by Ross Decker Sr
I’d only give one piece of advice to anyone marrying. We’re all quite similar in the end. We all get old and tell the same tales too many times. But try and marry someone kind.”
Those are the wise words of advice that Bill Nighy’s character offers during a wedding toast in the splendid movie, About Time. About Time is a movie I’ve seen an awfully lot and I always maintain that, if I were to see it every day, I’d be a better person. I’d be a better man because I would appreciate each day for the sheer beauty of it. But more importantly, I’d be kinder.
Being kind is not something that comes naturally to me. Whenever you see kindness in me it’s because I’ve thought about it first and then gone ahead and acted kind. I’m pretty much a mean-spirited jerk otherwise. In my defense, anytime I actually do stop and think about what to do, I always choose kindness. It’s just that I don’t always think before I act. That’s where I benefit from About Time.
The movie tells the story a young man who learns that all the males in his family have the ability to travel backward in time. Throughout the movie, he continually returns to previous events and rights them. Eventually, and here’s the spoiler, he realizes that he can live every day as it occurs and enjoy every moment for the beauty it has.
My family was never kind. My grandmother wrote one of her sons out of her will, writing a cleverly stinging comment into it which was designed to humiliate him during what she thought would be a public reading in her lawyer’s office. One final spanking from the grave. My mother and her sister loved it. They each wanted to do that in their own will. My mother would do it to me, she thought. But my aunt Thelma, having two sons, would have the delicious opportunity to choose which son she would hurt deeply. She chose Gary. The irony of that is that Gary was her favorite during her lifetime and she turned on him to will everything to Joe. I suppose I’d like that to give me a pass on my own behavior but the reality is that I’m the one responsible for it. So, I could have been kinder. I just chose not to. Because I really am a mean-spirited jerk.
My son is kind, though. So, if I can ride his coattails a bit that would be just fine. The defining moment in his life was Superstorm Sandy. That storm tore through our Staten Island on October 29,2012. It was like nothing we’d seen before and like nothing we hope to see again. The damage and devastation it caused is with us today. Nearly three years later many Staten Islanders have not gotten back into their homes.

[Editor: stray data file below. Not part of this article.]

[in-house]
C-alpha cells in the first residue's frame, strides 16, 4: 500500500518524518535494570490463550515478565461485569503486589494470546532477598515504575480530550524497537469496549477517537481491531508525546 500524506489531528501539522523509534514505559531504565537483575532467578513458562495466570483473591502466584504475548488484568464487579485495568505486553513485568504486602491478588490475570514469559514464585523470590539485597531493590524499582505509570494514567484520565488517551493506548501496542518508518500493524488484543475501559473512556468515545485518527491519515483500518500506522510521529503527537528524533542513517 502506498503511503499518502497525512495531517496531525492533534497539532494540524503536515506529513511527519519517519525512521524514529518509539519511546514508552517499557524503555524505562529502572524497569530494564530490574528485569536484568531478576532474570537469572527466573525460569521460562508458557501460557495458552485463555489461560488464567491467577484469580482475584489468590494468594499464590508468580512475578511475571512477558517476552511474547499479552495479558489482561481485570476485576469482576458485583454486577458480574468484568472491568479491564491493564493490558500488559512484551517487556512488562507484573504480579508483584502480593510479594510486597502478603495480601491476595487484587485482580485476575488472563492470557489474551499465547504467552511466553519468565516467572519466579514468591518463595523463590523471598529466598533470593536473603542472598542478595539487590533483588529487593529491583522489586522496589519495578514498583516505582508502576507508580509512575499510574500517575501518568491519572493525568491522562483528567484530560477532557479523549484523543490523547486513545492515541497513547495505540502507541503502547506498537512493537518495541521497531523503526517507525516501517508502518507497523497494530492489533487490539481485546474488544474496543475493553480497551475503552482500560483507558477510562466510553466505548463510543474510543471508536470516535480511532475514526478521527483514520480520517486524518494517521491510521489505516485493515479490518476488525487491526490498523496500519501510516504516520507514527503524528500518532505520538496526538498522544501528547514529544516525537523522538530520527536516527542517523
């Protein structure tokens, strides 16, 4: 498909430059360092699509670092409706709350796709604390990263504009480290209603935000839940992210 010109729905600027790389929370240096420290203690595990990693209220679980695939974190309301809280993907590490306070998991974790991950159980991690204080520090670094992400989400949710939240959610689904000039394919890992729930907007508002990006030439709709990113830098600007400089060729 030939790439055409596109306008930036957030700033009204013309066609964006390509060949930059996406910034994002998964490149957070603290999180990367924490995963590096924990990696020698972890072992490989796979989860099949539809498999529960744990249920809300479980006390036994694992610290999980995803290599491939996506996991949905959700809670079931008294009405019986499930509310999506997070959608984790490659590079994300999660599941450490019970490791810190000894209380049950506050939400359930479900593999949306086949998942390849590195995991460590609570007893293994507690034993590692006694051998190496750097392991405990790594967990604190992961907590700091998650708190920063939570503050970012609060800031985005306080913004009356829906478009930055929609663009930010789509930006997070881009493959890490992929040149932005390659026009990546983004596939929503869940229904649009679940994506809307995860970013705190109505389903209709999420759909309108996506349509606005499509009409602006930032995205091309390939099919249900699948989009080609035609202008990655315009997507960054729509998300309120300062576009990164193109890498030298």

Ross Jr. was preparing to fly to Houston where he was to speak at a sales conference. With the airports closed because of the storm, that would not happen. We sat together on his living room couch and decided that, since he wasn’t leaving town, we should go to our old neighborhood, Tottenville, which had been hard hit, to see if we could help in any way.
The first person we saw was our Congressman, Michael Grimm. He was there on the first day and he never stopped helping each day that followed. He walked us on a quick tour, giving us an overview of what the needs were and how we could help. He was later to direct Ross Jr. to set up a relief hub in Midland Beach. It was that relief station that set the wheels in motion for what was to follow.
In Tottenville, in Great Kills and in Midland beach Ross brought his wife and children as he mucked out houses, distributed clothing and provided a shoulder to cry on. He started a GoFundMe account where people sent him money because he asked for it and was on the ground providing immediate help. Great people like Sarah and Tony Zolecki, Eric Worre, pitched in with generous donations to get some immediate supplies. The Higginson family from Agel USA flew out from Salt Lake City with a work crew and gave an astoundingly large donation. Many others joined in. It was a tremendous grass roots action built by people who trusted that Ross was the guy who could get money quickly where there was need.
We were naive enough to think the Sandy Crisis would be handled quickly. Ross thought he was in for the short haul, just until the government and Red Cross released the money designated for Sandy relief. As it turned out, he was about to take more than six months off from work and plunge into volunteer relief work full time.
That was when an amazing thing happened. He met two other great men Farid Kader and Mike Hoffman. They were each working to help Sandy survivors and the three of them linked up. The synergy was outstanding. They formed a group called Yellow Boots Long Term Disaster Relief and were able to help rebuild homes to an extent they’d not foreseen. Congressman Grimm’s office was tremendously accessible to them and they got things done.
Three years later, the drive to help continues. This Friday Yellow Boots will host their third annual fundraiser. The money goes to the survivors. The overhead is smaller than minimal. The Yellow Boots board members take no salary. They continue to do great work, stepping into the gap where government red tape causes relief to come slowly.
In the movie About Time, Bill Nighy continues his toast. He says ” I’m not particularly proud of many things in my life, but I am very proud to be the father of my son.”
That’s a quote I can get behind.If you’d like to know more about the work Yellow Boots does (or perhaps make a tax deductible donation), visit their site at www.yellowboots.org